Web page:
The music twirled and lifted under the spotlighted gaze of the audience in the twilight hall. Beside me, little Anne resonated, feet swinging gently, fingers twiddling tiny conductor’s patterns. Baby Winston bounced in time on my knee. Three rows down, a child who was big enough to know better set up a fuss, “It’s mine!” she whined.
God conducts the music of unfolding history every day for us. Will we pay attention? Will we resonate, keeping time to His patterns? Or will we with our own agendas and our beeper watches set up some other measure?
God’s Creation is set up especially to speak of Him, and the rhythms of time are no exception. The week is explicitly established as a pattern of seven with the cadences of work danced in demonstration by God Himself. Ever wonder who came up with a seven-day week? Why not a neat ten? Genesis 1 and 2. The first work week in history.
When God established a Sabbath day one day out of seven, He explained that this was intended to be our pattern in imitation of Him.
“Six days shalt thou labor and do all thy work: But the seventh day is the Sabbath of the LORD thy God; in it thou shalt not do any work,…For in six days the LORD made heaven and earth, the sea, and all that in them is, and rested the seventh day; wherefore the LORD blessed the sabbath day, and hollowed it.” (Ex 20:9-11)
And in so doing, He invites us to look carefully at the rest of His work week to discern other patterns of work that we should imitate in order to be effective. I discussed an example of these patterns in Liturgy of Learning.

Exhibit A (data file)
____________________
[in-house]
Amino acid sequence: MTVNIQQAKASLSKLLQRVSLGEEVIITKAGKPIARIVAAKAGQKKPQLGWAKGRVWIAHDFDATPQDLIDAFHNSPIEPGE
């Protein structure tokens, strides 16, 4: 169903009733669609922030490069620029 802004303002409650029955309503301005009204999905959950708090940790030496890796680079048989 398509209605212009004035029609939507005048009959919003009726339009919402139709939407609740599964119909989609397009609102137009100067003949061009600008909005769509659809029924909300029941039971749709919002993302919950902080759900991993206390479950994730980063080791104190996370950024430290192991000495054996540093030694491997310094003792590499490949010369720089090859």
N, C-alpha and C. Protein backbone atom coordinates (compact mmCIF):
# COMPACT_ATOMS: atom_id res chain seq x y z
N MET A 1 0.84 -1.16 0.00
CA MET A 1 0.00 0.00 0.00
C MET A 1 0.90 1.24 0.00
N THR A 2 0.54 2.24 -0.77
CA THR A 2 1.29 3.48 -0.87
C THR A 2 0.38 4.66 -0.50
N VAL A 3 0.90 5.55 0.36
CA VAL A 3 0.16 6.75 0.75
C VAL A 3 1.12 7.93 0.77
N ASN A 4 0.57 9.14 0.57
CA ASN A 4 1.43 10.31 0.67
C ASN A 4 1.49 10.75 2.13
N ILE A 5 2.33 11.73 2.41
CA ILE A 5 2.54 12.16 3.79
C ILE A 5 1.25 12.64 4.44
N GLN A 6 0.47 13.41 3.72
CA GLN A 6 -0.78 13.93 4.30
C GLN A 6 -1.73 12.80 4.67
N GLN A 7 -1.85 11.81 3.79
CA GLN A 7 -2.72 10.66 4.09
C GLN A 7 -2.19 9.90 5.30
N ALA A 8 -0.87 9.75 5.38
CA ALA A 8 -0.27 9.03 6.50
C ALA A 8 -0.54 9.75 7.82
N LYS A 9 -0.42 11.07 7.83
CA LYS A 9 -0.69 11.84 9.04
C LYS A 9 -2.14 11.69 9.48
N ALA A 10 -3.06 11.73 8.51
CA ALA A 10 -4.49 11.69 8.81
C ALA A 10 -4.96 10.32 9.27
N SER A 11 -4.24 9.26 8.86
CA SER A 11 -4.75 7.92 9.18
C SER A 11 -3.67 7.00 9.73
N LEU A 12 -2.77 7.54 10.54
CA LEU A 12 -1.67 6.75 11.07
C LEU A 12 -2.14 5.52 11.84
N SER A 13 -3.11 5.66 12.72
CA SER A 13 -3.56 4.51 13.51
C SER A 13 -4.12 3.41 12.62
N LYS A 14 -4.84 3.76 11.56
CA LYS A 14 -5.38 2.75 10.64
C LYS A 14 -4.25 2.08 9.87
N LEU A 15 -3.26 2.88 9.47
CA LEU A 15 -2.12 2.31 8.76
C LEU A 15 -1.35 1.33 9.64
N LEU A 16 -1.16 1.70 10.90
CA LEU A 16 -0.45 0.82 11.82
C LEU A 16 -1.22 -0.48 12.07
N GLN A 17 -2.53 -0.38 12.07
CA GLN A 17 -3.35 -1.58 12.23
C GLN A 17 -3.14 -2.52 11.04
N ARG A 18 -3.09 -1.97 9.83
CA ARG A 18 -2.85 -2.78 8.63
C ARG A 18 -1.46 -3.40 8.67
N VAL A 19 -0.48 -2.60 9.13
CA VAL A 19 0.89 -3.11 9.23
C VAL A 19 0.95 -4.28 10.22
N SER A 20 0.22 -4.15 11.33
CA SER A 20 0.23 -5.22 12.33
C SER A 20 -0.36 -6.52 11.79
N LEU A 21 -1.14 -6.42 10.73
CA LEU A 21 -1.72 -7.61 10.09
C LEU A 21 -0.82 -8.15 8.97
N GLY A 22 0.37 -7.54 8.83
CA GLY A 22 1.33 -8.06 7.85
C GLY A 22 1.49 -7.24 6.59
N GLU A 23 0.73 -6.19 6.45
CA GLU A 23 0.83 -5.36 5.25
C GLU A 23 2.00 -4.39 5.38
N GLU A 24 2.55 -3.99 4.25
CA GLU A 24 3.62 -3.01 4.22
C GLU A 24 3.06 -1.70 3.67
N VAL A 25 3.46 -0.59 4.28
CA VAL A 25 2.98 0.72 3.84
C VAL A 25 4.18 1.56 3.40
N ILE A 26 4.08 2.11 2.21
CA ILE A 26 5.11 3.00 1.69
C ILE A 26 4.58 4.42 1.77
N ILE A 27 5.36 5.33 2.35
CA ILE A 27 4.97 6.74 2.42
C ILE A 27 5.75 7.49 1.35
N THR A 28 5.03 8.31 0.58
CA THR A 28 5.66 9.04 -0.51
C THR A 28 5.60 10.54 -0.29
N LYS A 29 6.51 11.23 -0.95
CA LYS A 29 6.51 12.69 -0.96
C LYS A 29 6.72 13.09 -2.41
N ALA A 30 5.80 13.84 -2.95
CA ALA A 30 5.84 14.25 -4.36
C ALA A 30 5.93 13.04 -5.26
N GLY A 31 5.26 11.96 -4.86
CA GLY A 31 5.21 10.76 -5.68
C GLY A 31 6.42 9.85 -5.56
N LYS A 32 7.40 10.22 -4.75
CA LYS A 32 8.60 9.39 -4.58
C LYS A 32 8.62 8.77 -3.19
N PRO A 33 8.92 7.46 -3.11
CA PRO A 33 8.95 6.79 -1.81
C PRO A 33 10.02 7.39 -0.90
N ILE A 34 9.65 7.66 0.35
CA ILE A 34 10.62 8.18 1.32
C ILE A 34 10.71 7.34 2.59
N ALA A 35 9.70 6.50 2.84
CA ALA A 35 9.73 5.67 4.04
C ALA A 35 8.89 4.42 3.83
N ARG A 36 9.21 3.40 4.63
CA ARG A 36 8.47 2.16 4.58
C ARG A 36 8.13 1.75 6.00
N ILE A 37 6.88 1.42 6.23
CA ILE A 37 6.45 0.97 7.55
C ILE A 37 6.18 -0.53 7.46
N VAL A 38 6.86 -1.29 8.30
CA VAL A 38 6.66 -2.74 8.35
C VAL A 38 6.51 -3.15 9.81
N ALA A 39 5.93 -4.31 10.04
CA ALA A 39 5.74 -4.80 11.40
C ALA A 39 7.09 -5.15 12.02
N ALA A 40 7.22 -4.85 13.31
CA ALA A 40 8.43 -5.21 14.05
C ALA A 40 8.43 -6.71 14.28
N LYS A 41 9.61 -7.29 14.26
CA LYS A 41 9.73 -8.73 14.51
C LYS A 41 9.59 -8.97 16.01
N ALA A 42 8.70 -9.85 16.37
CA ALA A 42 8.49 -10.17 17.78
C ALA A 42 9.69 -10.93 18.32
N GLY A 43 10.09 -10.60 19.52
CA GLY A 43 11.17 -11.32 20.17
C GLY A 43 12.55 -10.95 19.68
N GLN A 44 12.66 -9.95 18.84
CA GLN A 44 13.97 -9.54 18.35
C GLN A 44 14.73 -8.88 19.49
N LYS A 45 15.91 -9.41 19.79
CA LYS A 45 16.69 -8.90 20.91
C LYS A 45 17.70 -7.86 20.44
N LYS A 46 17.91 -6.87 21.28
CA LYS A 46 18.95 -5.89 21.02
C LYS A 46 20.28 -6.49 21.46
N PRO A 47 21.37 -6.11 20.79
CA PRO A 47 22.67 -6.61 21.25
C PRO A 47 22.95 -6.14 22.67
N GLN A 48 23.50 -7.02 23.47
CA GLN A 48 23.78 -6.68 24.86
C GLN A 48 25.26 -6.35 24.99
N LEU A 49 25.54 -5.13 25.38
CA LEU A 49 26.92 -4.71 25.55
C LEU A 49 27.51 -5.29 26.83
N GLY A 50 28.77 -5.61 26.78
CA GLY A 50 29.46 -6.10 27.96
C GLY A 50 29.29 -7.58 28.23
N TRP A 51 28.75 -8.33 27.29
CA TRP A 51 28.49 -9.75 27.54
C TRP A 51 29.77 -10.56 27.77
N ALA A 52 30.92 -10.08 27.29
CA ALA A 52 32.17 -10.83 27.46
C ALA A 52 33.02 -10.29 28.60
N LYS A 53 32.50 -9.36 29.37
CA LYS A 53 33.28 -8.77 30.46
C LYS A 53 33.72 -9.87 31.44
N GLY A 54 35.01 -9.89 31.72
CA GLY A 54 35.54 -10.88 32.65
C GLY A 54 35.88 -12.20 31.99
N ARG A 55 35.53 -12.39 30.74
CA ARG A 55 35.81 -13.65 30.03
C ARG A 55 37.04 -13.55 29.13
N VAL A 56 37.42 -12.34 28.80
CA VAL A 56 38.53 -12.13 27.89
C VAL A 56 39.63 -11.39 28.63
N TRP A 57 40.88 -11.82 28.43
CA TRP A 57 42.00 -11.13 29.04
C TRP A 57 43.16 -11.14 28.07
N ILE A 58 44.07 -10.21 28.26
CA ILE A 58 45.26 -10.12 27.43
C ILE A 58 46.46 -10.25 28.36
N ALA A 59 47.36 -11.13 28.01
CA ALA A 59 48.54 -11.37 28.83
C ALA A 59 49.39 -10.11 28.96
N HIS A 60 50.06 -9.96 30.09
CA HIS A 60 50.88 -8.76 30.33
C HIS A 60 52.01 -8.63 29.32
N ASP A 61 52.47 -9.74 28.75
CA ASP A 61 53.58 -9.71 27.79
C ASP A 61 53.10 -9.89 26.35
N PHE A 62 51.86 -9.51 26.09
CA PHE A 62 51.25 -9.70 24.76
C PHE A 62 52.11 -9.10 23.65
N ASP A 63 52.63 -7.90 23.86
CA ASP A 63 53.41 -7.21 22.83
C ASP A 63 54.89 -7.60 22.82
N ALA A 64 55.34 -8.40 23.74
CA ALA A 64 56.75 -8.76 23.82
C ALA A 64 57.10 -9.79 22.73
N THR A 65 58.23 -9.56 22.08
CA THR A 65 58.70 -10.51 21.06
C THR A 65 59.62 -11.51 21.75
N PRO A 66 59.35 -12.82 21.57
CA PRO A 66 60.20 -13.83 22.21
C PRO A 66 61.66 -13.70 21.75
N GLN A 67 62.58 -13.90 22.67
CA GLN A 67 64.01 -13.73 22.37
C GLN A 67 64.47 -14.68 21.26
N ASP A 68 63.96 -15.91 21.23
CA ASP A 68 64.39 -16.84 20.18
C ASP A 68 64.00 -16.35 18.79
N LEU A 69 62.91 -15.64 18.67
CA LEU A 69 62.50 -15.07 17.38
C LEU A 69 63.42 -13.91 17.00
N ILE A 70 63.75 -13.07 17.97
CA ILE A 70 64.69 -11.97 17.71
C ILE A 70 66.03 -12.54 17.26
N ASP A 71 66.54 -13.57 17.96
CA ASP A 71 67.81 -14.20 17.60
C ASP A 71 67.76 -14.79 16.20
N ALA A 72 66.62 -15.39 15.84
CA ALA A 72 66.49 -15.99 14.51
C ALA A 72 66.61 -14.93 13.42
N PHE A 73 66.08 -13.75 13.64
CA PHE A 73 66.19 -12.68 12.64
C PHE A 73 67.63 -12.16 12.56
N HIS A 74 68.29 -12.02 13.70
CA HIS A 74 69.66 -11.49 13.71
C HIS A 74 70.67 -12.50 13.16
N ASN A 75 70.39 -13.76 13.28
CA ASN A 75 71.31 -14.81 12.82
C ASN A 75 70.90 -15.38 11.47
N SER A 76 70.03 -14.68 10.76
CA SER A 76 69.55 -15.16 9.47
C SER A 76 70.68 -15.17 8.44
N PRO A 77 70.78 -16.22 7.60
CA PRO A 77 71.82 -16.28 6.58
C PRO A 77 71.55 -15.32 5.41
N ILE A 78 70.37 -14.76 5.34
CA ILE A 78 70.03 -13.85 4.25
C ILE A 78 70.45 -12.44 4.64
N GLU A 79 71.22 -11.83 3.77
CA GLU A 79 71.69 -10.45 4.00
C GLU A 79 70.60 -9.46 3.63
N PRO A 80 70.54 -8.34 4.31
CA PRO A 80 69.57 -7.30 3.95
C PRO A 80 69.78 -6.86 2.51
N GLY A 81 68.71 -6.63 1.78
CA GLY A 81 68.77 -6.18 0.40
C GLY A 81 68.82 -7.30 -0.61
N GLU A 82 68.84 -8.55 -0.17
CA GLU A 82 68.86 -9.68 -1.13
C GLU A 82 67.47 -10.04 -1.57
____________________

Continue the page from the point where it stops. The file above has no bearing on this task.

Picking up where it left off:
Can we arrange our time so that our schedules reverberate with God’s messages to us? So that our work patterns remind us that there is a greater Work that we imitate? So that even washing dishes takes on a beautiful dignity? Oh yes!
James Jordan, in his book, Primeval Saints, has a wonderful study of the manner in which worship transforms our work and enables us in turn to transform the broken, ugly and unformed into something more and more glorious.
Jordan points out that God models for us again and again the six-fold pattern for our work.
- We lay hold on the world.
- We give thanks.
- We break it up and restructure it.
- We distribute it to others.
- We evaluate it.
- We enjoy it.
This can be the pattern for daily life. As you sit down on a Sunday to imitate God in the arranging of your coming week,
1. Lay hold of your lists and calendars.Your life will never be the same.
2. Give thanks for the time you have been given and for the help you have in your children (or co-workers)
3. Divide your work into manageable tasks.
4. Distribute them to the days and hours at your disposal, and to the small helpers at your knee.
5. Consider whether you can really do all that. Does something need to move or be re-assigned to another worker? Or maybe it just needs to be ditched. Leave room to be interrupted. Leave room for God to re-assign His work to you in the measure of the dance.
6. Enjoy the rest that knowing your work will be done decently and in order brings.
"Has someone seen the life I planned?This week, I hope you dance...
It seems it's been misplaced
I've looked in every corner
It's lost without a trace..."
~ Beth Moore~
From the poem: "The Life I Planned "
Next time: Time Memorials
Read other great thoughts about plans and time at this week's meme: